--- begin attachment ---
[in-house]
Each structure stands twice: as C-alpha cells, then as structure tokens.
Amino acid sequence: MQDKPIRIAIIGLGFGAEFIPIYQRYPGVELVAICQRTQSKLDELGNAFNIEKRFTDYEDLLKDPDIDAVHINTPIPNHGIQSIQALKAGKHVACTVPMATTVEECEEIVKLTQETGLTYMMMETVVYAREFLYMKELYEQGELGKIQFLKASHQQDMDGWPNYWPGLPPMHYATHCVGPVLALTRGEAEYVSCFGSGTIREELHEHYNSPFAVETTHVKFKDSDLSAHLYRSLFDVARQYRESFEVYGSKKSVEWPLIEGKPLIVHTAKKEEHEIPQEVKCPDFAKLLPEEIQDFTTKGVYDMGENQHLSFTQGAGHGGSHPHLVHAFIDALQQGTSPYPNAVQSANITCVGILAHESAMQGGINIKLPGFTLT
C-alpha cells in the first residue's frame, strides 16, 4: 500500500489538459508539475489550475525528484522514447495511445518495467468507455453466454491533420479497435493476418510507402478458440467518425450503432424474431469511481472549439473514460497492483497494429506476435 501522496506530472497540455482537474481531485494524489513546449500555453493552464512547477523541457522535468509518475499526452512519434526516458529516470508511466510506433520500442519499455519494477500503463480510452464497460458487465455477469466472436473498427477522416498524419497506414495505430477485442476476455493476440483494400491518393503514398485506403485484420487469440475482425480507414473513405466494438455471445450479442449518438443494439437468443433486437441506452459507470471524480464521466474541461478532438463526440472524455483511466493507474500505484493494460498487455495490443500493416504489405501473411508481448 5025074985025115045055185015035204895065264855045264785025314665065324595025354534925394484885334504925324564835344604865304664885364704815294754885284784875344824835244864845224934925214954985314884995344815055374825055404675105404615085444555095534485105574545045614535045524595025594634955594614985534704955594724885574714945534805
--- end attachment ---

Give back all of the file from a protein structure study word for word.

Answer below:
[in-house]
Each structure stands twice: as C-alpha cells, then as structure tokens.
Amino acid sequence: MQDKPIRIAIIGLGFGAEFIPIYQRYPGVELVAICQRTQSKLDELGNAFNIEKRFTDYEDLLKDPDIDAVHINTPIPNHGIQSIQALKAGKHVACTVPMATTVEECEEIVKLTQETGLTYMMMETVVYAREFLYMKELYEQGELGKIQFLKASHQQDMDGWPNYWPGLPPMHYATHCVGPVLALTRGEAEYVSCFGSGTIREELHEHYNSPFAVETTHVKFKDSDLSAHLYRSLFDVARQYRESFEVYGSKKSVEWPLIEGKPLIVHTAKKEEHEIPQEVKCPDFAKLLPEEIQDFTTKGVYDMGENQHLSFTQGAGHGGSHPHLVHAFIDALQQGTSPYPNAVQSANITCVGILAHESAMQGGINIKLPGFTLT
C-alpha cells in the first residue's frame, strides 16, 4: 500500500489538459508539475489550475525528484522514447495511445518495467468507455453466454491533420479497435493476418510507402478458440467518425450503432424474431469511481472549439473514460497492483497494429506476435 501522496506530472497540455482537474481531485494524489513546449500555453493552464512547477523541457522535468509518475499526452512519434526516458529516470508511466510506433520500442519499455519494477500503463480510452464497460458487465455477469466472436473498427477522416498524419497506414495505430477485442476476455493476440483494400491518393503514398485506403485484420487469440475482425480507414473513405466494438455471445450479442449518438443494439437468443433486437441506452459507470471524480464521466474541461478532438463526440472524455483511466493507474500505484493494460498487455495490443500493416504489405501473411508481448 5025074985025115045055185015035204895065264855045264785025314665065324595025354534925394484885334504925324564835344604865304664885364704815294754885284784875344824835244864845224934925214954985314884995344815055374825055404675105404615085444555095534485105574545045614535045524595025594634955594614985534704955594724885574714945534805